Do they exist obvious yes no one is 100% on Cause, been doing this 15 years now, knock on wood, has not happened. Now when I first started "Chain Fire" happens from the front, suggesting grease and wads to prevent, last 5-6 years been a heavy swing "Chain Fires" only happen from the "Rear" as to say 100% sure as to cause it is all a guessing game, I am pleased no one injured. To lay Blame as to "Over Sized Caps" as long as 1 cone/nipple covered your fine. Wads/Grease? questionable at best. I use dry wads, non lubricated eh fouling the same either way and the dry wads do not contaminate my powder. But alas I digress I am an odd-ball duck
 
Mike your absolutely right. Remington # 10 & 11 are the exact same diameter, only differ in length. CCI's have a little bit different dimensions. I've only shot black powder for 20 years But I have been shooting for over 50. I had my first chain fire two weeks ago when the cap on the nipple came off next to the chamber that was firing. They were all # 10 remington caps which my pistol was designed for. I also use wonder wads under the 44 cal ball. Poo happens to everyone unfortunately. And we all learn from everyone's mistakes or mishaps.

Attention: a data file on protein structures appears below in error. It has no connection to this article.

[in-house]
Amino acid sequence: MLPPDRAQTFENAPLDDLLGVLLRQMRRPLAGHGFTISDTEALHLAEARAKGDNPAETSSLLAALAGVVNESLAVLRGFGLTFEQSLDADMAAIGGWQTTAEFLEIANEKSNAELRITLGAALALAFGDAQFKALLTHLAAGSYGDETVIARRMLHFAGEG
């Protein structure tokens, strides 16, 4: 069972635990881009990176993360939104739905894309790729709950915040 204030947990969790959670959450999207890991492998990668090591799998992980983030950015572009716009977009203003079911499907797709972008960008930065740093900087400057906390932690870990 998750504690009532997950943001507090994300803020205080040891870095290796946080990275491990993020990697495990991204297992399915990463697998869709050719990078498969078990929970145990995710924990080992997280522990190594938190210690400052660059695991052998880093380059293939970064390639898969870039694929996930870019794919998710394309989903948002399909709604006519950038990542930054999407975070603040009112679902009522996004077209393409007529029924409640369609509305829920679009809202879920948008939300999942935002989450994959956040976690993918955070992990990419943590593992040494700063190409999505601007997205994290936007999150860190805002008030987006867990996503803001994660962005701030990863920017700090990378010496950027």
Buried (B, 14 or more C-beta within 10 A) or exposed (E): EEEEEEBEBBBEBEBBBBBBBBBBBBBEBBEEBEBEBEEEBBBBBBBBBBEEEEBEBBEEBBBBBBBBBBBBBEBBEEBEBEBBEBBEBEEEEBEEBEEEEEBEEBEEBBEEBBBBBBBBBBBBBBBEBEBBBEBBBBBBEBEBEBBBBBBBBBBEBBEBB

In sixty-five years of shooting, I have never had a single chain fire (maybe the chance), the exact opposite of hang fire...
Some questions you should ask yourself:
- What is the size of the caps for the nipples (#10 or #11 and the size of the nipples)?
- Diameter of the nipple holes?
- New or old nipples?
- What powder do you use?
- How many cylinders were fired without cleaning?
Normally the chain fires are rarely coming from the front, mostly when the cylinder is greased at each chamber, so see all that can be wrong at the rear side...
 
Thanks for sharing your experience. I’ve also enjoyed the comments. Very informative and entertaining.